»  Larger coverage radius for a cell site
  »  Larger area served by higher order modulation within cell radius
  »  Fewer base sites required within the service perimeter
  »  Higher end-user effective throughput
  »  Greater tolerance for deep indoor penetration

The WiMAX Forum specifies the receiver sensitivity requirements for each certification profile at each of the
varying modulation schemes.  While this offers a minimum, baseline target for manufacturers to design to;
well designed RF components within the WiMAX devices should be able to deliver as much as 5 dB higher
receiver sensitivity than the WiMAX Forum requirements or more than three times higher.  With this improved
sensitivity,  an  operator  can  effectively  double  the  area  covered  by  the  higher  order  modulation  schemes,
increasing throughput and optimizing system resources as well as reducing the number of sites by almost
50% in the coverage area.

Given  the  tremendous  advantage  improved  receiver  sensitivity  can  offer, WiMAX  operators  would  be  well
advised to consider this measurement as a key selection criteria for their devices.
Device Isolation for Wi-Fi & WiMAX
Many full-featured WiMAX devices are looking to integrate Wi-Fi capability into the device.  WiMAX can be used
to provide the broadband backhaul to the premises and the integrated Wi-Fi can be used to additionally support
local area distribution of the broadband signal and connect to a broader array of Wi-Fi enabled devices.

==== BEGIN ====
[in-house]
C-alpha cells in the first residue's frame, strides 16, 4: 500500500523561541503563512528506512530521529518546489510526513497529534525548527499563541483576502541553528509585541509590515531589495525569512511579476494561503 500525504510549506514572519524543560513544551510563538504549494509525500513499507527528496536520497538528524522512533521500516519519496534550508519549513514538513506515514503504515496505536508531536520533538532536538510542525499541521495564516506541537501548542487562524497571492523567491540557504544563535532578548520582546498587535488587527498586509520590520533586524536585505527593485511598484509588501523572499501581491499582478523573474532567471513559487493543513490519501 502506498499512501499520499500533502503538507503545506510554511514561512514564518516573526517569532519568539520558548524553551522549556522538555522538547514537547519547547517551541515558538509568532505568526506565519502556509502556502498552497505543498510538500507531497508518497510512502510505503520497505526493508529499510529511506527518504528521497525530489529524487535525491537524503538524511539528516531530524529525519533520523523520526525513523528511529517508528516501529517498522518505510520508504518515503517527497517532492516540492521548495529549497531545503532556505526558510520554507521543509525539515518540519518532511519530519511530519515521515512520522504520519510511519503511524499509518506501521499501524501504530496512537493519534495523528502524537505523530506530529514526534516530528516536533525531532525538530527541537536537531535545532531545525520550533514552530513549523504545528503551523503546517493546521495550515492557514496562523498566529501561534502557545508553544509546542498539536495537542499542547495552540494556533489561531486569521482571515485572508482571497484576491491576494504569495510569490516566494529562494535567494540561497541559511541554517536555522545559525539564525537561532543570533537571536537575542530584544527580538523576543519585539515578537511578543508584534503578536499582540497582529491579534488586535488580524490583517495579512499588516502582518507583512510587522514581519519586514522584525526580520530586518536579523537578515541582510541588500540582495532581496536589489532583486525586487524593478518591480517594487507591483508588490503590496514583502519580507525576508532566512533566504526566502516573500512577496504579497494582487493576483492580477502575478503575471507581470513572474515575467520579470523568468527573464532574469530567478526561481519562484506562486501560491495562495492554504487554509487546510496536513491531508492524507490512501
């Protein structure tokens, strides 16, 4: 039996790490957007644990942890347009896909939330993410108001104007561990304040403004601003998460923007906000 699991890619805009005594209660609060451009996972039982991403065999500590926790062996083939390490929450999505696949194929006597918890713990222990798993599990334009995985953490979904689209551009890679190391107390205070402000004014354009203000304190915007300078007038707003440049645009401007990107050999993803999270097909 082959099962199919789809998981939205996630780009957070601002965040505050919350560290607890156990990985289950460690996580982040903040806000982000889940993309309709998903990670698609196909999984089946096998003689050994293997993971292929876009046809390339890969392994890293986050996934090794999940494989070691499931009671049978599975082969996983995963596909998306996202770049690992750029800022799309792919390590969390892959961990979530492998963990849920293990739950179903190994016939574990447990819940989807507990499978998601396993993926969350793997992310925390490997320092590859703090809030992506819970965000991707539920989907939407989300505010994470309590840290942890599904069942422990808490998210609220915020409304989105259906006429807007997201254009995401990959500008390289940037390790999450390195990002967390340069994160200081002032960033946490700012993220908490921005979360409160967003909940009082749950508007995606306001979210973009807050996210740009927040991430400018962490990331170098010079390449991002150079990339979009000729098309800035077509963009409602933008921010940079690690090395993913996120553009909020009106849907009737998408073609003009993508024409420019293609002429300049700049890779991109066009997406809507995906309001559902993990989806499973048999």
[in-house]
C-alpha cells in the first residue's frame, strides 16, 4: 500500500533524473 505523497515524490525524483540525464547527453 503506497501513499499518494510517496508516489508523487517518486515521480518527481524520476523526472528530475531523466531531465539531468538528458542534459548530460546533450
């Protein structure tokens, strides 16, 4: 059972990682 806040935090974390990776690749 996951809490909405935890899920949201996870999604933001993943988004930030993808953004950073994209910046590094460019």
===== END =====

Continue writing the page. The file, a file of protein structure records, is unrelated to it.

A large percentage of global WiMAX installations are focused on employing the 2.5 GHz band.  Recognizing that
Wi-Fi operates largely in the nearby 2.4 GHz band, operators seeking to deploy WiMAX at 2.5 GHz must ensure
that their devices provide ample isolation between the WiMAX and Wi-Fi radios.  Merely integrating the two
radios into a device can result in significant interference, increasing the number of WiMAX re-transmissions
due to packet loss, requiring greater system resources to support the connection, and ultimately degrading
the end-user throughput – despite receiving a strong WiMAX signal strength at the receiver.
Operators  should  ensure  that  selected WiMAX  devices  with  integrated Wi-Fi  capability  employ  innovative
RF design considering techniques such as switched, diversity antennas and high-performing RF components
which  will  offer  high WiMAX  and Wi-Fi  isolation.    Such  devices  increase  the  effective  throughput  for  the
end-user and minimize impact to overall system capacity by reducing resource intensive error correction and
scheduler processing.

Antenna Gain, Diversity Gain, & Orientation Loss
High performing WiMAX devices should demonstrate strong antenna gains employing the full benefit of the
diversity techniques allowed with multi-antenna designs.  While certified WiMAX devices must support MIMO
capabilities as specified in the certification profiles, better devices will also incorporate additional techniques
such  as  Maximal-Ratio  Combining  (MRC)  to  combine  the  multiple  signals  for  more  robust  reception.   This
represents a basic capability of sound RF design and a fundamental measurement for device comparison.  
Additionally, the devices should offer minimal orientation loss, offering the end-user greater freedom for where
in the premise the device is positioned and in what orientation.  WiMAX devices will find their place in such
likely environments as the living room or media center.  Stylish design may find its value diminished if the end-user has to investigate and discover optimal placement for acceptable signal reception.

The end user’s WiMAX experience begins at the point where they carefully select and purchase their WiMAX
device and bring it home.  Stylish designs will help motivate their selection; however, the greater test of the
experience takes place once the user plugs in the device and attempts to activate their service.  When an